BobbiRant profile image

BobbiRant 6 years ago from New York

This one gave me shivers. I have arachnophobia big time. Why? Spiders seem so creepy with so many legs and all. Great informative hub though, I enjoyed reading it once I got past the shivers.


diogenes profile image

diogenes 6 years ago from UK and Mexico Author

Thanks Glenn. Spiders have always interested me and it was so rewarding to be able to share some information about them. Thanks for your comment. Bob


diogenes profile image

diogenes 6 years ago from UK and Mexico Author

Hi Phyllis. There are literally hundreds of members of the Wolf Spider family. The worst part about them is they do tend to run around very fast. I haven't heard of one chasing anybody with that regularity. They can't hurt you anyway. If you had stayed still he wouldn't have hurt you, but are you sure it wasn't a Widow? The little male can be very territorial and they are venomous as you know...Bob


diogenes profile image

diogenes 6 years ago from UK and Mexico Author

Most people, if they are honest, are disturbed by spiders to a greater or lesser degree, for the reasons you state. They are very stubborn and brave, too! They often dispute "their" territory with us, and too bad if we hold the mortgage! Try not to hurt them and remove them with a glass and paper...Thanks for comment...Bob


diogenes profile image

diogenes 6 years ago from UK and Mexico Author

Phyllis. I see some wold spiders can bite but rarely do and the necrotic bites once attributed to them are now thought to be from other families. However, a bite from one might be painful with some local swelling but it would never be fatal...Bob


theherbivorehippi profile image

theherbivorehippi 6 years ago from Holly, MI

OMG...these are frightening. And..the picture of that bite on that guy's hand! wow! I am a "catch and release" person myself when spiders are in my house (unless the dogs or cat get to it first) however...if I saw a spider that looked like this...hmmmmm, I'm not sure if I could be so kind.


diogenes profile image

diogenes 6 years ago from UK and Mexico Author

Hi. Thanks for comments THH. I think that pic was of a Brown Recluse attack, they are nasty little spiders and the worst in the USA because of the necrotic effect of their venom. A hand like that is unusual, thankfully. You won't see the "stars" of this article unless you live in Australia, North Africa or the Amazonian tropical regions...Bob


diogenes profile image

diogenes 6 years ago from UK and Mexico Author

...which I see you don't. You also have the Widow in the USA, but they rarely bother anyone. The Recluse can be dangerous because it is small, brown, and hard to see when it gets in the house. Sometimes its bite can't be felt until effects appear. Bob


Phyllis Doyle profile image

Phyllis Doyle 6 years ago from High desert of Nevada.

Hi Bob. I am sure it was a Wolf spider. It was too large for a Widow male and it was a pale yellowish/gold color. I think it chased me so many times because I was stepping in it's "territory", which I had to do to get to the bathroom and my bedroom. I looked up the description of the spider I had and the one I found on wikipedia so much like mine was a Wolf spider. Living in Northern Nevada we get a lot of species of spiders here. I also read that their bites are very painful.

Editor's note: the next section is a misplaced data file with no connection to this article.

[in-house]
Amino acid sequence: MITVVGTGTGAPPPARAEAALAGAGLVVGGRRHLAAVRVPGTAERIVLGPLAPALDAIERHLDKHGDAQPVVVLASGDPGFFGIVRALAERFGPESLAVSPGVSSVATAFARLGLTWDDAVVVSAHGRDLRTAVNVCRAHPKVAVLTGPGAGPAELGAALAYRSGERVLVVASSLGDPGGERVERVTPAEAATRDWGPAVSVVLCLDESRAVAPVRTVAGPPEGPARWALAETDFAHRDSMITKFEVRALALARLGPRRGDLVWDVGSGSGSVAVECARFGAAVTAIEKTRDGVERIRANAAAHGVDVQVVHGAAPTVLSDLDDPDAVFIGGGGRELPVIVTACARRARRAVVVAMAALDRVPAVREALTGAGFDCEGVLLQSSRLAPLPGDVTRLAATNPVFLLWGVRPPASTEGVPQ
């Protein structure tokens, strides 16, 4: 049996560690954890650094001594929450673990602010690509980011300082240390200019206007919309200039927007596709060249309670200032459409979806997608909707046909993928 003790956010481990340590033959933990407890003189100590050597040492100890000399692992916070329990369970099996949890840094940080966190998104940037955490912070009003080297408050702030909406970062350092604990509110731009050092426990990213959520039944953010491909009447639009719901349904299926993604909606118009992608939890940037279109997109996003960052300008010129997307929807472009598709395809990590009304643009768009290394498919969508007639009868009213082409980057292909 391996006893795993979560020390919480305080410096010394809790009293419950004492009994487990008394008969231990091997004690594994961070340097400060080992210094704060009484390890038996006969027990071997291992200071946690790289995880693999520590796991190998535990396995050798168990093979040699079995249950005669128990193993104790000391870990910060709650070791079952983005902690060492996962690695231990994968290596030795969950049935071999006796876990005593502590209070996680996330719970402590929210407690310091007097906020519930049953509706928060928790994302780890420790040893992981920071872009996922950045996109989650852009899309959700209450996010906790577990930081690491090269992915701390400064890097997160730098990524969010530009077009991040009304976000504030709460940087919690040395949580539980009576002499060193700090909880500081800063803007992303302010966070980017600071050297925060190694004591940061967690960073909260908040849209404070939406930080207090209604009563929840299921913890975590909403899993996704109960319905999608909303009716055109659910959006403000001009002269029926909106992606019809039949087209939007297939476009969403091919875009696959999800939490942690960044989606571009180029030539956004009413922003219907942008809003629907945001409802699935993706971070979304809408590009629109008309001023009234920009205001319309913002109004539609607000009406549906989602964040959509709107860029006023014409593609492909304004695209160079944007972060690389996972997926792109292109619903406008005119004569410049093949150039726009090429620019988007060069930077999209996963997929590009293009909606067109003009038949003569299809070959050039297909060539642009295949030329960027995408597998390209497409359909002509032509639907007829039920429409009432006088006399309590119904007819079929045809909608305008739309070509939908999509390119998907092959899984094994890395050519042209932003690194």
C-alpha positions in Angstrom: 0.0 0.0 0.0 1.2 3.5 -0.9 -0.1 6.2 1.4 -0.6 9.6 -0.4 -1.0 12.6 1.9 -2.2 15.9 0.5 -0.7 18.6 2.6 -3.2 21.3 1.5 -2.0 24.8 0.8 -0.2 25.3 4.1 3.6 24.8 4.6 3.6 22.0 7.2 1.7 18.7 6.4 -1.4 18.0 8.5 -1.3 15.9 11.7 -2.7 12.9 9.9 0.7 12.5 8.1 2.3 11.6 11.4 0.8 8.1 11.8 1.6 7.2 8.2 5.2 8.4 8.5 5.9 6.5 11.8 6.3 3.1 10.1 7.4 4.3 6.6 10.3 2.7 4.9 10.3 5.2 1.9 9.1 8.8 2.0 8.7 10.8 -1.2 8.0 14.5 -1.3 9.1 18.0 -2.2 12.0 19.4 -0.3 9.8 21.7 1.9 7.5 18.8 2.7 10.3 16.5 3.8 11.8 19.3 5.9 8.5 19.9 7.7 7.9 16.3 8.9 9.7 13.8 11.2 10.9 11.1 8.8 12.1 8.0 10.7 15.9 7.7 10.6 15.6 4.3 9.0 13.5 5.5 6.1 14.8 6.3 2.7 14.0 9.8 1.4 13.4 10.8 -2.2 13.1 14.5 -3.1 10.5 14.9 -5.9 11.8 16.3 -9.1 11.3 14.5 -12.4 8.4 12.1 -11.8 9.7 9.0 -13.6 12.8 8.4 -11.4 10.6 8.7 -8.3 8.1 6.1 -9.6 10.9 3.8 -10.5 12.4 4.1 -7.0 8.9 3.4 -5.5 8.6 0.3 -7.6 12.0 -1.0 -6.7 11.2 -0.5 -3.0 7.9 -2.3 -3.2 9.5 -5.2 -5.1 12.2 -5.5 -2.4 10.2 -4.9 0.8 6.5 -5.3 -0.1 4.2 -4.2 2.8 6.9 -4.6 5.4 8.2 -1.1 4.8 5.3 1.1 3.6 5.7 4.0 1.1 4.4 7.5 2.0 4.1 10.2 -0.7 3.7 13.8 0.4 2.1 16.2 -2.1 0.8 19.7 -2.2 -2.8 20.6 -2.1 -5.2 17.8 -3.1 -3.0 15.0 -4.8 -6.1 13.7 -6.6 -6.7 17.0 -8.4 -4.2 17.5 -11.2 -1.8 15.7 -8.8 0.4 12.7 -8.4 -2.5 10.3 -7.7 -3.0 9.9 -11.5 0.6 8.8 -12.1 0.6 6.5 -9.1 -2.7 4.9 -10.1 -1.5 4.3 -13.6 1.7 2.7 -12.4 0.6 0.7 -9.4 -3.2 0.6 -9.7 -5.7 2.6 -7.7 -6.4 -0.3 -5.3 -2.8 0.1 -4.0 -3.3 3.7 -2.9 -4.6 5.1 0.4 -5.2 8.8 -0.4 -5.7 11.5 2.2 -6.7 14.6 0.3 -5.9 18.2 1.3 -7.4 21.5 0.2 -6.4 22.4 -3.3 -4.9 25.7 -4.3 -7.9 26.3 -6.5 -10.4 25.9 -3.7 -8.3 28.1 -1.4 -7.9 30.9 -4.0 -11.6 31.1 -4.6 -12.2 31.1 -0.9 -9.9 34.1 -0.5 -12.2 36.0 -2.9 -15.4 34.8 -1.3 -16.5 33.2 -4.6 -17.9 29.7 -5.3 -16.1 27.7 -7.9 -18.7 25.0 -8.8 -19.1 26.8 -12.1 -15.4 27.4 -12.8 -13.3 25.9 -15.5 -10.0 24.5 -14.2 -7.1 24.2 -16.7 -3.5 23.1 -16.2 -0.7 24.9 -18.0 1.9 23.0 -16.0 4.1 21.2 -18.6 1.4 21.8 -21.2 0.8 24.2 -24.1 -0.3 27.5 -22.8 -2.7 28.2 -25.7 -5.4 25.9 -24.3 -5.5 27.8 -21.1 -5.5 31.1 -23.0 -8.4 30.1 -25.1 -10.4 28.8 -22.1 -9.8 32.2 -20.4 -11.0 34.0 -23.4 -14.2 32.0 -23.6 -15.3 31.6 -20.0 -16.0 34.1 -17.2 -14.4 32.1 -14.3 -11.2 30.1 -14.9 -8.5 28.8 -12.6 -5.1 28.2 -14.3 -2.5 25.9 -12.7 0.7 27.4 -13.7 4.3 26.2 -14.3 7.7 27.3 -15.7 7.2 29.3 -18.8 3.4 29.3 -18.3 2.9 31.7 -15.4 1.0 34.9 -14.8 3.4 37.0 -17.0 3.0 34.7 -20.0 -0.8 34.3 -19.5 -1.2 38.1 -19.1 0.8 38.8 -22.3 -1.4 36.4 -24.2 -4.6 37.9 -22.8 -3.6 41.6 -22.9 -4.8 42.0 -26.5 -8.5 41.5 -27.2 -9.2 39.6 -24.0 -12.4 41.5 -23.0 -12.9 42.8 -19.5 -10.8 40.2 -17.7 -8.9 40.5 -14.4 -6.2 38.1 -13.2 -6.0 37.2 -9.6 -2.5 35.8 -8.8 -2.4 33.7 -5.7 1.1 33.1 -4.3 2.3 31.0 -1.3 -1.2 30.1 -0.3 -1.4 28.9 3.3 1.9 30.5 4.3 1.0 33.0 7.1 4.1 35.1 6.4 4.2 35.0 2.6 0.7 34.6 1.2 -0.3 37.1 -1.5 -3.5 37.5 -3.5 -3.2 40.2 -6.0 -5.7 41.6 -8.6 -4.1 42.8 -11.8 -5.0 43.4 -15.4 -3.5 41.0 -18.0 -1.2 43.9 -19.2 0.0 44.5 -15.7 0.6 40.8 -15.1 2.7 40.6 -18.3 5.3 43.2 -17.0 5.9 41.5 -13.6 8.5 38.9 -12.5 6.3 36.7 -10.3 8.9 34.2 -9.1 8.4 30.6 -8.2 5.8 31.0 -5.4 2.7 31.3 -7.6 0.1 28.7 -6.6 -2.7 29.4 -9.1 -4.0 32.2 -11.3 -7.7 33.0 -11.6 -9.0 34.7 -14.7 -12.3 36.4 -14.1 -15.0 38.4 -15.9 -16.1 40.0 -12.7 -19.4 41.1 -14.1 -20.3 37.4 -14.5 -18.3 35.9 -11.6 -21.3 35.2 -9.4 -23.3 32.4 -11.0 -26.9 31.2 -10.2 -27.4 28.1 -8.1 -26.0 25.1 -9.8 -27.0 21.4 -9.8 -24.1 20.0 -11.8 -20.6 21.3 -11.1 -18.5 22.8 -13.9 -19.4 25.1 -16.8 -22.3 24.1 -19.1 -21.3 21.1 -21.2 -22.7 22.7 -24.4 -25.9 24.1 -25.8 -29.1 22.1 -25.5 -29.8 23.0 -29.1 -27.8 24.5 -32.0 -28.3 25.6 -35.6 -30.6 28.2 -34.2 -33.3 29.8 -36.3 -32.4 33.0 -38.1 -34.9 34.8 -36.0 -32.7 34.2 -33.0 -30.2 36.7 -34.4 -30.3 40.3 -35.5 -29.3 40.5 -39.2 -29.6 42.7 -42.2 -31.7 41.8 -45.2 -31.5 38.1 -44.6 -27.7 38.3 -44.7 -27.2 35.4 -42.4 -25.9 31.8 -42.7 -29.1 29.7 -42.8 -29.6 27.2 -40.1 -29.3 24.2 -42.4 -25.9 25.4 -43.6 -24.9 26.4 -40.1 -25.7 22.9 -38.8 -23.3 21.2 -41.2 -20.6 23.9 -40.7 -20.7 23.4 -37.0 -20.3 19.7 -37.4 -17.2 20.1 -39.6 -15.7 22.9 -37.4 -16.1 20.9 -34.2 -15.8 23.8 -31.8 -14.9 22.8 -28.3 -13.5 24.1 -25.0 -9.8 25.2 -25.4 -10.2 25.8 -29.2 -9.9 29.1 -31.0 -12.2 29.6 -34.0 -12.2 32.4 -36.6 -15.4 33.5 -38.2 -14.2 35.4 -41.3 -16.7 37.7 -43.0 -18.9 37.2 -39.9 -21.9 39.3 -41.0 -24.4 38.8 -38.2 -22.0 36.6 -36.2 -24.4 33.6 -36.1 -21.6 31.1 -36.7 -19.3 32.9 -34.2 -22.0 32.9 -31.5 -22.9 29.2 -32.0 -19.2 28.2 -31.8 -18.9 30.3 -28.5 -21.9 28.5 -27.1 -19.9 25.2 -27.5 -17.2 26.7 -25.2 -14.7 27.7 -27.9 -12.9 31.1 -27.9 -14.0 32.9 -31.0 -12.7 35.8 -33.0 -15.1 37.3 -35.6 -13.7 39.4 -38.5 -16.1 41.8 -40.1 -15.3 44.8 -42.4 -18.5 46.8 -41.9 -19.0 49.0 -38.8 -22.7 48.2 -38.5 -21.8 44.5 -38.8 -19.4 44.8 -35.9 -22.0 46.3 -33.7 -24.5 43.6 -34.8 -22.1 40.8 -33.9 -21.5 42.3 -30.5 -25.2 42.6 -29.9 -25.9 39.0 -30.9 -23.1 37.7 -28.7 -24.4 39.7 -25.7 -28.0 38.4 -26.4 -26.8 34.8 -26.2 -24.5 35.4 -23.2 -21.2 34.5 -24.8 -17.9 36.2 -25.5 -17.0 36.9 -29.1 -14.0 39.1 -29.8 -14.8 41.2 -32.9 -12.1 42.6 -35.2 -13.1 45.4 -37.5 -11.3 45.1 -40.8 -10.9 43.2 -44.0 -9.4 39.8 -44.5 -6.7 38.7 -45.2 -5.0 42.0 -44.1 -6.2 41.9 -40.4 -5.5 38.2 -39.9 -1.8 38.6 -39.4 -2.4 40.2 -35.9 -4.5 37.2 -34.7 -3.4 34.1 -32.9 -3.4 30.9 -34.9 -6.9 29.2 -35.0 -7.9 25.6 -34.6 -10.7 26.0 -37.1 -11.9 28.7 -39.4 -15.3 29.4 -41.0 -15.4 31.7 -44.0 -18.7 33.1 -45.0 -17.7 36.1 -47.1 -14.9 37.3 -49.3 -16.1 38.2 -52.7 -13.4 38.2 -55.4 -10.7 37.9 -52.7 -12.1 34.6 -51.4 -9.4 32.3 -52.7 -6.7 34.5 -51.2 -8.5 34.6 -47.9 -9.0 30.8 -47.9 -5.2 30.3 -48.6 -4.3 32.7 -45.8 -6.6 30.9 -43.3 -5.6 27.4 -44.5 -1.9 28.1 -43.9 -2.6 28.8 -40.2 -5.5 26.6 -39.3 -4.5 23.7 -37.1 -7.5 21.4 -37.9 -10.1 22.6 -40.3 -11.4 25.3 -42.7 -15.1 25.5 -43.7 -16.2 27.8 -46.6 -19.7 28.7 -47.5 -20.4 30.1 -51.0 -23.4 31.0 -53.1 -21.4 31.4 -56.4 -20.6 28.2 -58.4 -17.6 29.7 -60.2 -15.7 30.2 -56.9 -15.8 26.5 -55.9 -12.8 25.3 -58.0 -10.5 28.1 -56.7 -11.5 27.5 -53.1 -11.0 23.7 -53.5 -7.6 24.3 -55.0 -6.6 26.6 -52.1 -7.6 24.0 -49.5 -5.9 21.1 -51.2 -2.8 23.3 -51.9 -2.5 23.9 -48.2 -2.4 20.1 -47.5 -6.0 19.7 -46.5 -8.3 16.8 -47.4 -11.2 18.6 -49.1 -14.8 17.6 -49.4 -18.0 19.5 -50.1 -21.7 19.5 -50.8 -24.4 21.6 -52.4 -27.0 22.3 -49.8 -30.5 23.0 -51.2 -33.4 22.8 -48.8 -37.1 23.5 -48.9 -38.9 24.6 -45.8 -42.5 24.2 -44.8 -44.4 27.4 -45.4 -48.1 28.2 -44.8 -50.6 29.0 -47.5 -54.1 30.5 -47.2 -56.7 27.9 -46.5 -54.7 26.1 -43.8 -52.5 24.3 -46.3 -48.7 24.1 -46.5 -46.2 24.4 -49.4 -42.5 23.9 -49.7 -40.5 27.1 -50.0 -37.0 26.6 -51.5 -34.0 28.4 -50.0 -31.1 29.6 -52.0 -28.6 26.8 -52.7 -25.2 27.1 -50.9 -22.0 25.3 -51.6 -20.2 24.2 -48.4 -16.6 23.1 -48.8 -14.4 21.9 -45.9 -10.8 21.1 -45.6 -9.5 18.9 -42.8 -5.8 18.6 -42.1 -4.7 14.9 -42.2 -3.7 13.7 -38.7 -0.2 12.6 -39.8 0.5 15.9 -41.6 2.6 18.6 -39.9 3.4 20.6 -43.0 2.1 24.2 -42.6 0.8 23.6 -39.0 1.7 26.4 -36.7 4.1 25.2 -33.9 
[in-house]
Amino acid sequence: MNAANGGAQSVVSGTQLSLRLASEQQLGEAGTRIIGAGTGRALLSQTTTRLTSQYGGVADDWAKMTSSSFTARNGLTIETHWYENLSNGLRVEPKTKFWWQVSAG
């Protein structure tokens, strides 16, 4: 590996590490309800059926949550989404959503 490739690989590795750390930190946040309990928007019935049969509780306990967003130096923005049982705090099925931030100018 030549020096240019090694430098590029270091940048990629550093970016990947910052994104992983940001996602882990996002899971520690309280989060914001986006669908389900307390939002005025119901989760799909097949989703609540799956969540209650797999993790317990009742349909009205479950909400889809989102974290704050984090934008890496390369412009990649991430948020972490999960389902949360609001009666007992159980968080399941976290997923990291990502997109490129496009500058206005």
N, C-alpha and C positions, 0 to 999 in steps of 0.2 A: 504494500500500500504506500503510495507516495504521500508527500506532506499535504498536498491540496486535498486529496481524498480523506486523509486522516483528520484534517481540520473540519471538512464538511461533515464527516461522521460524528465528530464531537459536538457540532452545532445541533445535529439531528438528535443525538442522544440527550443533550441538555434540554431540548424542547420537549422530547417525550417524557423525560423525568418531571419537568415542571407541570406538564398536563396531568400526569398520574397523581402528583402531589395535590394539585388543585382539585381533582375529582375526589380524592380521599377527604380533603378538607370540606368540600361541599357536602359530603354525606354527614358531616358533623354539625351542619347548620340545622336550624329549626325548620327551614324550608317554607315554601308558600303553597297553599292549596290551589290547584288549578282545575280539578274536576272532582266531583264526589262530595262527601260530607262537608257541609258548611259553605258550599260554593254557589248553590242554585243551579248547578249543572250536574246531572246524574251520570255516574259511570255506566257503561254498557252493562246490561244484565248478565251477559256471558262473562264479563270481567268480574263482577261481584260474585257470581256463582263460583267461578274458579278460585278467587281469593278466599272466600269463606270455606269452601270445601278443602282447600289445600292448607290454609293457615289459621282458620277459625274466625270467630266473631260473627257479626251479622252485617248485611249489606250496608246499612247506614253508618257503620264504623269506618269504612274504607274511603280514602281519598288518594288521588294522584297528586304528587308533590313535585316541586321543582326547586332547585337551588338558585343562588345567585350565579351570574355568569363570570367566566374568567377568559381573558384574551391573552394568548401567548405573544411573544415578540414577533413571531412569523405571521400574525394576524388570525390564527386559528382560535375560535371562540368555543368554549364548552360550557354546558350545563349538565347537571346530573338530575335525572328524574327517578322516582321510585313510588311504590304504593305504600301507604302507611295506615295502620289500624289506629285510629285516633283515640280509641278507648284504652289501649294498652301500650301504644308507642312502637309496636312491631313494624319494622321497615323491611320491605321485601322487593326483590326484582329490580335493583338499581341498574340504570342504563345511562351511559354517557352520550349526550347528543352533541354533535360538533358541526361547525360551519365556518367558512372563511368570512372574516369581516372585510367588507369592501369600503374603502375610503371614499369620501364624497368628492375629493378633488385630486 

libby101a profile image

libby101a 6 years ago from KY

Wonderfully written hub. Spiders are creepy, but interesting. Awesome read. voting up.


Hello, hello, profile image

Hello, hello, 6 years ago from London, UK

An explicit and comprehensive hub but it cheered me up tremedously.


diogenes 6 years ago

Ha Ha! You're too much, HH. What are you doing messing around with arachnids at this time of night! Thanks for comment...cheered you up...I can see through you, you know!! Bob


Spider Hunter 4 years ago

Thanks for sharing such nice info. Please visit https://salticidae.webs.com I have some unidentified spiders. Any help is appreciated.


Spider Hunter 4 years ago

Thanks for sharing such nice info. Please visit http://salticidae.webs.com I have some unidentified spiders. Any help is appreciated.


diogenes profile image

diogenes 4 years ago from UK and Mexico Author

Hi Spider...will do Bob


DanaTeresa profile image

DanaTeresa 4 years ago from Ohio

I just happened upon this hub while reading another. Even though I am terrified of spiders I had to give it a read. That's because I am also a love of csience and nature and can never pass up the opportunity to learn something fascinating. GREAT HUB. I thouroughly enjoyed it. Its a good thing I live in the USA in Upstate NY. Not a ton of spiders up here. Something tells me my "naming technique" to cope with the phobia wont work so well with these guys! http://hubpages.com/literature/I-Hate-Spiders-exce...